Skip redundant pieces
KU Home  :  KU News

2006 Kemper Awards

This year, the University of Kansas "Surprise Patrol" bestowed good news and $5,000 checks on 20 professors as part of the 2006 Kemper awards ceremonies to recognize outstanding teachers and advisers at the university.

The recipients of the W.T. Kemper Fellowships for Teaching Excellence are determined by a seven-member selection committee. Now in their 11th year, the awards are supported by $650,000 in gifts from the William T. Kemper Foundation (Commerce Bank, trustee) and $650,000 in matching funds from KU Endowment.

The William T. Kemper Foundation was established in 1989 after the death of the Kansas City, Mo., banking executive and civic leader. The foundation supports Midwest communities and concentrates on initiatives in education, health and human services, civic improvements and the arts.

This year's honorees

Brown, right
J. Christopher Brown
assistant professor of geography and environmental studies

Brown has been teaching KU students for the past five years. "Learning is a social activity," Brown says, and he works hard to make students realize that they are part of a larger community, with the common goal of learning about the world and making it a better place. Brown aims to learn every student’s name each semester, even in classes as large as 200. Brown’s interest and energy for his courses are contagious to his students, one who comments, "(He is) by far the best instructor I have come across during my time at KU. His obvious passion and excitement radiates and is infectious to his students."

Buechner, right
Matthew Buechner
associate professor of molecular biosciences

Buechner has been nominated by senior biology majors as a favorite teacher every year since his first year at KU in 1998. Buechner has trained students at every level — from high school to postdoctoral — in his laboratory. Instead of multiple-choice exams, even in large classes, he gives written tests in a variety of forms every Friday, believing that is how students learn best. Buechner says he strives to be "rigorous but fair, helpful, understanding and fun." One student said, "When Dr. Buechner gets in front of a class, you can really tell that he loves teaching what he teaches. His excitement and enthusiasm for the subject matter are contagious and spread to his students like a biosafety level four pathogenic bacteria."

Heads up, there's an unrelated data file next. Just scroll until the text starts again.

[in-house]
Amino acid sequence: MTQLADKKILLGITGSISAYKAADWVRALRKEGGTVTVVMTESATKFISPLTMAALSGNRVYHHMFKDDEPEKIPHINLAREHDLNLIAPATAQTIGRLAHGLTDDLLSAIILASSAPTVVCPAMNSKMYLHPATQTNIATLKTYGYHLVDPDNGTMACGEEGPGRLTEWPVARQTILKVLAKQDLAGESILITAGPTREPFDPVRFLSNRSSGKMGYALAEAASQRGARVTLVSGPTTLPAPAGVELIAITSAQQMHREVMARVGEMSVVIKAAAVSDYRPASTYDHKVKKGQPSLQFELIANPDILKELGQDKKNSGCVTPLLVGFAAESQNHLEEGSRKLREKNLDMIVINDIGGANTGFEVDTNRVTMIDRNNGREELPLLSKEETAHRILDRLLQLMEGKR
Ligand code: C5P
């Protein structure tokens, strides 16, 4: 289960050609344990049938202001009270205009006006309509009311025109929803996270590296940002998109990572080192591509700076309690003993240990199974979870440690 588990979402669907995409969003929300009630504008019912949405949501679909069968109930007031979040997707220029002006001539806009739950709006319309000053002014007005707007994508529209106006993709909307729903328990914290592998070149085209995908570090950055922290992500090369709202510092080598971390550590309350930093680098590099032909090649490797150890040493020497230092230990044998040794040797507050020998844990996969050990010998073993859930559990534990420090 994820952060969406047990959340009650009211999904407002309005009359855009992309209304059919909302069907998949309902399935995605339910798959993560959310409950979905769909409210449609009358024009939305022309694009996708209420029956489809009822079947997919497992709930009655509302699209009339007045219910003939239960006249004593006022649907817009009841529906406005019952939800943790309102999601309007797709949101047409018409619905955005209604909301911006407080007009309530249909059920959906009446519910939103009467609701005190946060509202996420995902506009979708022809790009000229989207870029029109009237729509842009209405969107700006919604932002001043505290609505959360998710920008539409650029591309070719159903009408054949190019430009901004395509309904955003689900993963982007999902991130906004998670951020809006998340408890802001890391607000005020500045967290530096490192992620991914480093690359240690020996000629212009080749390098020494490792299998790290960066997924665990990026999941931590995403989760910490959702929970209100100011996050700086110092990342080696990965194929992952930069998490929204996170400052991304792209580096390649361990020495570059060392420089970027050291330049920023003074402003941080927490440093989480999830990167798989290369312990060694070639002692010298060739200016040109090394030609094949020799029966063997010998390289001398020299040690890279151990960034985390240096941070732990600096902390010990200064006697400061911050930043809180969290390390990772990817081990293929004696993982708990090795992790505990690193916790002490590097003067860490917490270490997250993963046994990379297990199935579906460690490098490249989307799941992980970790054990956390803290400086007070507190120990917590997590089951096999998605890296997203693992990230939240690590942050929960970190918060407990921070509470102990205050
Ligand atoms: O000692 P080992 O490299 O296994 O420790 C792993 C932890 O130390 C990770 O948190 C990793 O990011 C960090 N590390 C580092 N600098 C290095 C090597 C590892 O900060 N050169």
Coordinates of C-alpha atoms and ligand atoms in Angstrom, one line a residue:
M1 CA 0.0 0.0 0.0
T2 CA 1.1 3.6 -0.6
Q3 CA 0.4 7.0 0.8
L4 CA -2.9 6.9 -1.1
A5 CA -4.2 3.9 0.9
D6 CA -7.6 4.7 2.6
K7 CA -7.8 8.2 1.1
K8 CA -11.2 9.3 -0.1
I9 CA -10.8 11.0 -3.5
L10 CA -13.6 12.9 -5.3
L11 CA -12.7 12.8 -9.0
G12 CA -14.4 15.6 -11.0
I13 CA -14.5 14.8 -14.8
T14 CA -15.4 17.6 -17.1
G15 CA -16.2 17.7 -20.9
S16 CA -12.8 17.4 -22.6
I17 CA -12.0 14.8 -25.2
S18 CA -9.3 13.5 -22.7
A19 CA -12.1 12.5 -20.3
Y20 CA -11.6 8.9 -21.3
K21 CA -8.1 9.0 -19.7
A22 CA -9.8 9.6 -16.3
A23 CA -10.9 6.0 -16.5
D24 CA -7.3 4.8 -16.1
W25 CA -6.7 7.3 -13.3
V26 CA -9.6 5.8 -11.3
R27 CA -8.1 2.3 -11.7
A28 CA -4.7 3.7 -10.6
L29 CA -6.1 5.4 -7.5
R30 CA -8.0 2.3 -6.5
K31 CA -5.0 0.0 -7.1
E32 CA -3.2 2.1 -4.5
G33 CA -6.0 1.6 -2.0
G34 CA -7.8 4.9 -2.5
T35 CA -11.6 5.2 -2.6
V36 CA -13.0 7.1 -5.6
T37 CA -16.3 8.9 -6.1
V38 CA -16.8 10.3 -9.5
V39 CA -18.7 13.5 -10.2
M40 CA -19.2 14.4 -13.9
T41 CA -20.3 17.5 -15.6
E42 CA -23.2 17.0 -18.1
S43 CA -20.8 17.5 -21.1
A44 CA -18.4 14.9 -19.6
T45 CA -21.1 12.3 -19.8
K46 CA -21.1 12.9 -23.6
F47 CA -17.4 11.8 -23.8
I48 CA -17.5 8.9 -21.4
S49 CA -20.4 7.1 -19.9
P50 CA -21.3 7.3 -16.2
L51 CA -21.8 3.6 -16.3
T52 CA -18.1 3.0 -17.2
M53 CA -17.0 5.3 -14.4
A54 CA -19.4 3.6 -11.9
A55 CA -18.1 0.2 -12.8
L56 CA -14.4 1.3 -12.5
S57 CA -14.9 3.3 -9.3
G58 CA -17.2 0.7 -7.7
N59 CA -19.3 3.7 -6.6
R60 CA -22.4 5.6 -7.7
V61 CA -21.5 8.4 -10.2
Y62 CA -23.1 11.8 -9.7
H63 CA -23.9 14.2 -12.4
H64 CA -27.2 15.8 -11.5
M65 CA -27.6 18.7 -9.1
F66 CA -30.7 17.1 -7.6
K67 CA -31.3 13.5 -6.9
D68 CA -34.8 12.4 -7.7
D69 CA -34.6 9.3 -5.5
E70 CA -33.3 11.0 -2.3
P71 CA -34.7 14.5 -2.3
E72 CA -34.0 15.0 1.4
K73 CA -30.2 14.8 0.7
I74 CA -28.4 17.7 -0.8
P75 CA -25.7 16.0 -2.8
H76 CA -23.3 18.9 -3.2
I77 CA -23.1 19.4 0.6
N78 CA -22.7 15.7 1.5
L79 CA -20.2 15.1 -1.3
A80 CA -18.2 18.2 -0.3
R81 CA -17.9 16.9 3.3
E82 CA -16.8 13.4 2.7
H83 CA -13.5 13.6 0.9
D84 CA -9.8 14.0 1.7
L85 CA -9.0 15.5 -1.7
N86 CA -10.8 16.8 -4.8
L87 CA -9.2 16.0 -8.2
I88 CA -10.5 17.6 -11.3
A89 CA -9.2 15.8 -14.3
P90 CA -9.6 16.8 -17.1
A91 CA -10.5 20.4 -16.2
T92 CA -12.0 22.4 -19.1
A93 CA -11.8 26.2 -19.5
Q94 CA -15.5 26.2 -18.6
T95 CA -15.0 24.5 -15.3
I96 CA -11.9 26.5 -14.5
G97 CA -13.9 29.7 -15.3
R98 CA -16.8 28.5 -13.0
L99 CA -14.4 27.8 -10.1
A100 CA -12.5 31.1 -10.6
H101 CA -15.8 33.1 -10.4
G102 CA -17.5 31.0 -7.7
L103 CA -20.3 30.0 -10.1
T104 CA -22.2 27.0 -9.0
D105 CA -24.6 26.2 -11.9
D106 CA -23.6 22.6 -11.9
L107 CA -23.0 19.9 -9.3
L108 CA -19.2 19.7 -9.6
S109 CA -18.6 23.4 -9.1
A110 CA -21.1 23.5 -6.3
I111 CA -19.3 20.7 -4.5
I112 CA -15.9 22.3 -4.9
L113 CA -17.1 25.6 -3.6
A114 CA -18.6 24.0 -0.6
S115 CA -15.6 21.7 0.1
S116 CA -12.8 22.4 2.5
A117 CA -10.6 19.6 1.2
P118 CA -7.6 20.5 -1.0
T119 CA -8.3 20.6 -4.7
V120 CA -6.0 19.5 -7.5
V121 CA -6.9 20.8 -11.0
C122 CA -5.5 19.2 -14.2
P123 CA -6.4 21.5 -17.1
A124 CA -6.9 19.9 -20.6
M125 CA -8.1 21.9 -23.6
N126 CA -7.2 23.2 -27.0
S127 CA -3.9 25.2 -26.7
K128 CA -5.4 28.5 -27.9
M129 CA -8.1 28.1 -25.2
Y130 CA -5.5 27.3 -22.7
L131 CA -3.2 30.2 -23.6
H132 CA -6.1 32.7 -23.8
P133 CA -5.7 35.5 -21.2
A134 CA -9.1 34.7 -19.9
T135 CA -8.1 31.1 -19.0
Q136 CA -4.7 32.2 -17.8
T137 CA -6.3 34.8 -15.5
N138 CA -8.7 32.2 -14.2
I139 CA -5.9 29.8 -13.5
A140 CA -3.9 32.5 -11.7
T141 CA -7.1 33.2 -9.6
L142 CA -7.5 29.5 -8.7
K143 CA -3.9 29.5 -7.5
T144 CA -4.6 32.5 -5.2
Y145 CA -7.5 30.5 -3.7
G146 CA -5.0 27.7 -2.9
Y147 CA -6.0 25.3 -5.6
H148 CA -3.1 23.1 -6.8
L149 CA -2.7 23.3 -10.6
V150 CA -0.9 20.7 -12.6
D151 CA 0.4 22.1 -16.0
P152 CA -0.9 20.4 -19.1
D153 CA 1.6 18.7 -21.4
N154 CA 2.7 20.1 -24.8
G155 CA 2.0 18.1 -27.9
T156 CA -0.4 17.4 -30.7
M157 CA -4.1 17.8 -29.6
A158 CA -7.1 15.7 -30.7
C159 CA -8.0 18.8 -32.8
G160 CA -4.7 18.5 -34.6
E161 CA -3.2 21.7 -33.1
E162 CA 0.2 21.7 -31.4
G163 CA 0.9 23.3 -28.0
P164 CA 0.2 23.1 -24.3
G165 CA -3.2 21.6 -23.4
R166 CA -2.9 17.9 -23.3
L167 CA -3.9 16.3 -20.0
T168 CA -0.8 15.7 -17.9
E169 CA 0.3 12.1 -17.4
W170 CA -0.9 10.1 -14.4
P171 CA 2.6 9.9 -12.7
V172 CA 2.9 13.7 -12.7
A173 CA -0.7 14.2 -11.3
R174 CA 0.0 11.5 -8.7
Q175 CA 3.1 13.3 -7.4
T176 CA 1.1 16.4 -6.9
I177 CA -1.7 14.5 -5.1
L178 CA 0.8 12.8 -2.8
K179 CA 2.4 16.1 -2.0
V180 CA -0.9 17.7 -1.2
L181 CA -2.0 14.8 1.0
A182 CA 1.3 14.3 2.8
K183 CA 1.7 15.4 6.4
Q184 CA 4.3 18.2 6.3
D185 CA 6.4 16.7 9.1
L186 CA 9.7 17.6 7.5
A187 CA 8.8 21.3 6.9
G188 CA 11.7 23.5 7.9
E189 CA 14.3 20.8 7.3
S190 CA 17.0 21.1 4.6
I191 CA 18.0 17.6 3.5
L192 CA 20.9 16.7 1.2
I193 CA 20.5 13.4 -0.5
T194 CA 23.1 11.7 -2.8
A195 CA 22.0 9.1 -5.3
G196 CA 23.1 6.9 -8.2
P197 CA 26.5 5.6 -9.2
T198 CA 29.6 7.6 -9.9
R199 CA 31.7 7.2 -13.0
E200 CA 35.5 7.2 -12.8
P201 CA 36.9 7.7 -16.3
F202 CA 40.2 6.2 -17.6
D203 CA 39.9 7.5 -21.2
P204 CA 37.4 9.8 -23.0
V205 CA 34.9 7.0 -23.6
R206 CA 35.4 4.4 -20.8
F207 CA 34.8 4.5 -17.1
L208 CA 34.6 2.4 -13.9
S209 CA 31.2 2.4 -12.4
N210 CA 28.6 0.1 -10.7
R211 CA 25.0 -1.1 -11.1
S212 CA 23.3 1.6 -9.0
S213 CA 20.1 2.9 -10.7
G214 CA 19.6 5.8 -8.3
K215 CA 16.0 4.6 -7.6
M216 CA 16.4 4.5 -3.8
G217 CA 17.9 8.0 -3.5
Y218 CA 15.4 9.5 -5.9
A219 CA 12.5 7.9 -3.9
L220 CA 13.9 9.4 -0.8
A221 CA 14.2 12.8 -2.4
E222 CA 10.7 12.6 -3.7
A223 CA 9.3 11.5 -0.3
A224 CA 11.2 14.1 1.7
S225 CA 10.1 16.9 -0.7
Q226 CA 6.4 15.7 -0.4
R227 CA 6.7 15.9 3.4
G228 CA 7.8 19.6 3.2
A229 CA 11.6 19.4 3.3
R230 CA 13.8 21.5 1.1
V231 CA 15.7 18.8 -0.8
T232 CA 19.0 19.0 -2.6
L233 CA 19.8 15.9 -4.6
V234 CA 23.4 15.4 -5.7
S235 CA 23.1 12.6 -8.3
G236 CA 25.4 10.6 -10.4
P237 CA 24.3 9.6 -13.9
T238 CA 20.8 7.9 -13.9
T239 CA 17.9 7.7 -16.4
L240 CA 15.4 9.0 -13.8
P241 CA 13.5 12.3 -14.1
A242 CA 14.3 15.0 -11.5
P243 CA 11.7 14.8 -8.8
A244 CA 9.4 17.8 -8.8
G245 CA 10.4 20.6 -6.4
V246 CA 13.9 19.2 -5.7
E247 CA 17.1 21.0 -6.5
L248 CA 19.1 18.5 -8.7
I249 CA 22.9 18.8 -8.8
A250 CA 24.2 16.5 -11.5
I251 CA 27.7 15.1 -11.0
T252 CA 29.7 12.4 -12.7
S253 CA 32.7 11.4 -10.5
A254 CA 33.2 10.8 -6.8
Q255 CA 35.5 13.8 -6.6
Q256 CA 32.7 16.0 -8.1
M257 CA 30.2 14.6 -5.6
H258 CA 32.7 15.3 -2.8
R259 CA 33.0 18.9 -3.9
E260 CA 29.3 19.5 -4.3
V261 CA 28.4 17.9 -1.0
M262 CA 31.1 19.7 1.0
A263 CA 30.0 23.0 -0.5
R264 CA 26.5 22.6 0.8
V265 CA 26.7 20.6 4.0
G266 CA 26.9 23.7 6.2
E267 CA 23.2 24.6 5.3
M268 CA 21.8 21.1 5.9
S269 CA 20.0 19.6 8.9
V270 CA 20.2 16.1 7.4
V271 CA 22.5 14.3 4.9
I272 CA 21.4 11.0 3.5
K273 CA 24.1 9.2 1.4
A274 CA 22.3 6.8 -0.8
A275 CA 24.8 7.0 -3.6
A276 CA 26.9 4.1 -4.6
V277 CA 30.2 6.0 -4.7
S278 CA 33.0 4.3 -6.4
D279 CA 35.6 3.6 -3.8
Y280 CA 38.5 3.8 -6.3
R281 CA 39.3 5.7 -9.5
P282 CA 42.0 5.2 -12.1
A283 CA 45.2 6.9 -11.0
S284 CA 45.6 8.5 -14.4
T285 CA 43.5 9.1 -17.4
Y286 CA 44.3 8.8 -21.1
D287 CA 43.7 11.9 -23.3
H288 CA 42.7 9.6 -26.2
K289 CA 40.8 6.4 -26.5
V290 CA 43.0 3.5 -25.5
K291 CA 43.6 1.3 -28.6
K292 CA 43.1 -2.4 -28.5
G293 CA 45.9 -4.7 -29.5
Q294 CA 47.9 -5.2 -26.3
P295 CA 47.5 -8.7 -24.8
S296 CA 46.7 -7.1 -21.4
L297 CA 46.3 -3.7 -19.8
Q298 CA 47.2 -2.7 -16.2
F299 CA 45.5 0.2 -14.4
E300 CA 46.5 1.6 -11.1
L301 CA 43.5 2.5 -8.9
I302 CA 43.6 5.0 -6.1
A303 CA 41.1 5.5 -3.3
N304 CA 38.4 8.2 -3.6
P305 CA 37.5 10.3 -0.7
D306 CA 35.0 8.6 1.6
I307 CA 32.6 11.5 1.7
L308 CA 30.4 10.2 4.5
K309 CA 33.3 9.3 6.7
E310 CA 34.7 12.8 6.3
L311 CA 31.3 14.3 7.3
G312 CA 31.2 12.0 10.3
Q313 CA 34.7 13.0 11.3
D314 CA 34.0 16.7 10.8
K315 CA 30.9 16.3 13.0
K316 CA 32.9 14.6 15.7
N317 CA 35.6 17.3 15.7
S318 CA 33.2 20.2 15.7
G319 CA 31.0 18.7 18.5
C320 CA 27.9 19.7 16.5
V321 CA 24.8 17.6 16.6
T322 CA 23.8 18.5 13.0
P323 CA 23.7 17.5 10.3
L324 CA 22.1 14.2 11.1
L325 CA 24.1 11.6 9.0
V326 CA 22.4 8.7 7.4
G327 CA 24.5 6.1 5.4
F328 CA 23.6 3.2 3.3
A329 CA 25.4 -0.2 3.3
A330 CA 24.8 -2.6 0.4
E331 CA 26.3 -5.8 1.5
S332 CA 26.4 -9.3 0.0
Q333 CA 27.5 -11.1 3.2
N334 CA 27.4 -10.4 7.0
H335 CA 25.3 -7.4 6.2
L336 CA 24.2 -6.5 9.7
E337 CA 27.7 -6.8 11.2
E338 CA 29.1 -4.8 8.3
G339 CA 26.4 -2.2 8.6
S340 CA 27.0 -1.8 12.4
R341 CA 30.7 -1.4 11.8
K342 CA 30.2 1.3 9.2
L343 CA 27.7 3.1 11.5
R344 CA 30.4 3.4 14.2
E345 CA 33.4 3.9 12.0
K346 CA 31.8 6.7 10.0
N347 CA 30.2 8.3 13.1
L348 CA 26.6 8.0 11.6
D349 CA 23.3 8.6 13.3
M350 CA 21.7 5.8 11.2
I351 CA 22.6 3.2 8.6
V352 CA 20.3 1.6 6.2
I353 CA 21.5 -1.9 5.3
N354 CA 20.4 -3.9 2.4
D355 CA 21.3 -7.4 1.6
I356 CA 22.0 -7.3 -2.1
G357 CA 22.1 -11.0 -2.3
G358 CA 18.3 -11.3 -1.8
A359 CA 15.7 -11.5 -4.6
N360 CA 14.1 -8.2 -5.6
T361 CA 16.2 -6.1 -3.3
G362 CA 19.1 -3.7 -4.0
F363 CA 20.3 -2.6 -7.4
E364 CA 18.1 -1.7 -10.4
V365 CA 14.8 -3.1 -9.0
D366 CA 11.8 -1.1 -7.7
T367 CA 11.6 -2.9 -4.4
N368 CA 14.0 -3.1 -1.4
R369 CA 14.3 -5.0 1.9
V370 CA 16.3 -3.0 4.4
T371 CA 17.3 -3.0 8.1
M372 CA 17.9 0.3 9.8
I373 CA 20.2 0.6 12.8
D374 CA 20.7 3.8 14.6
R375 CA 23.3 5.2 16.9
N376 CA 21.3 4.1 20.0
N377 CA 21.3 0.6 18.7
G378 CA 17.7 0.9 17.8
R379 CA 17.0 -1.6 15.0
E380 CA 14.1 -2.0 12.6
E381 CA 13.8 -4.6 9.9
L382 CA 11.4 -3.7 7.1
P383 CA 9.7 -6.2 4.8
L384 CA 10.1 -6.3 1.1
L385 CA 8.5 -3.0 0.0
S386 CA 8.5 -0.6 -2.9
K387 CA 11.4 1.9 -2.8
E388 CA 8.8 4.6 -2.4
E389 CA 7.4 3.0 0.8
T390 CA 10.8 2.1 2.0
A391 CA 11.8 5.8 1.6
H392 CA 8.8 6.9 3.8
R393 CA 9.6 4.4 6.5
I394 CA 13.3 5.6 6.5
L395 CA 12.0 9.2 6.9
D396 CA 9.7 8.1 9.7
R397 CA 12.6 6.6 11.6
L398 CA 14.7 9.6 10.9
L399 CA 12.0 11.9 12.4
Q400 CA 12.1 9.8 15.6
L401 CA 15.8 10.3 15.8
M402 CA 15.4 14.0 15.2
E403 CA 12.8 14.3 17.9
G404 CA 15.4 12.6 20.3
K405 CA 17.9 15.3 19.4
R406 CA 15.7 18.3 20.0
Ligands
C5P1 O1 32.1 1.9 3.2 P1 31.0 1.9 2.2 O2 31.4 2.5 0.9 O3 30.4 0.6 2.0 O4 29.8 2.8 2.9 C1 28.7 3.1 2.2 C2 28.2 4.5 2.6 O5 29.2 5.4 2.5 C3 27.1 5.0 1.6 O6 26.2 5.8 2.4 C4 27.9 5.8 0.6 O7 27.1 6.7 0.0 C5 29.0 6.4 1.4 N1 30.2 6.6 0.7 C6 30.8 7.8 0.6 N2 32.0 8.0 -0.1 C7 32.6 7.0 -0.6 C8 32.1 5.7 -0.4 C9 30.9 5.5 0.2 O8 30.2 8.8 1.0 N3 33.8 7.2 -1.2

Engel, right
Michael S. Engel
associate professor of ecology and evolutionary biology

Engel has taught at KU for six years and thinks good instruction comes from a classroom environment that is enjoyable and comfortable for his students. Engel’s appointment in the department is half time, with the other half in the Natural History Museum and Biodiversity Research Center. Although his role as an instructor is only 20 percent of his responsibilities, Engel says it represents the vast majority of his focus and energies. With student comments such as "Michael was honestly one of the best instructors I have ever had, and I’ve been in school a long time!" and "I would give this professor a raise," that is not hard to believe.

Frayer, right
David Frayer
professor of anthropology

Frayer has been an instructor of courses involving human biological and behavioral evolution for 31 years. Frayer is recognized internationally as a leading researcher in Neanderthal studies. He has been called "selfless" as an instructor and an adviser, and consistently receives evaluations from students that recognize his commitment to instruction and caring. Says one student, "I am glad there are professors like Dr. Frayer in the world. They are rare, and we need more of them … someone who excels at teaching and advising and goes far beyond what is expected."

Friis, left
Lisa Friis
assistant professor of mechanical engineering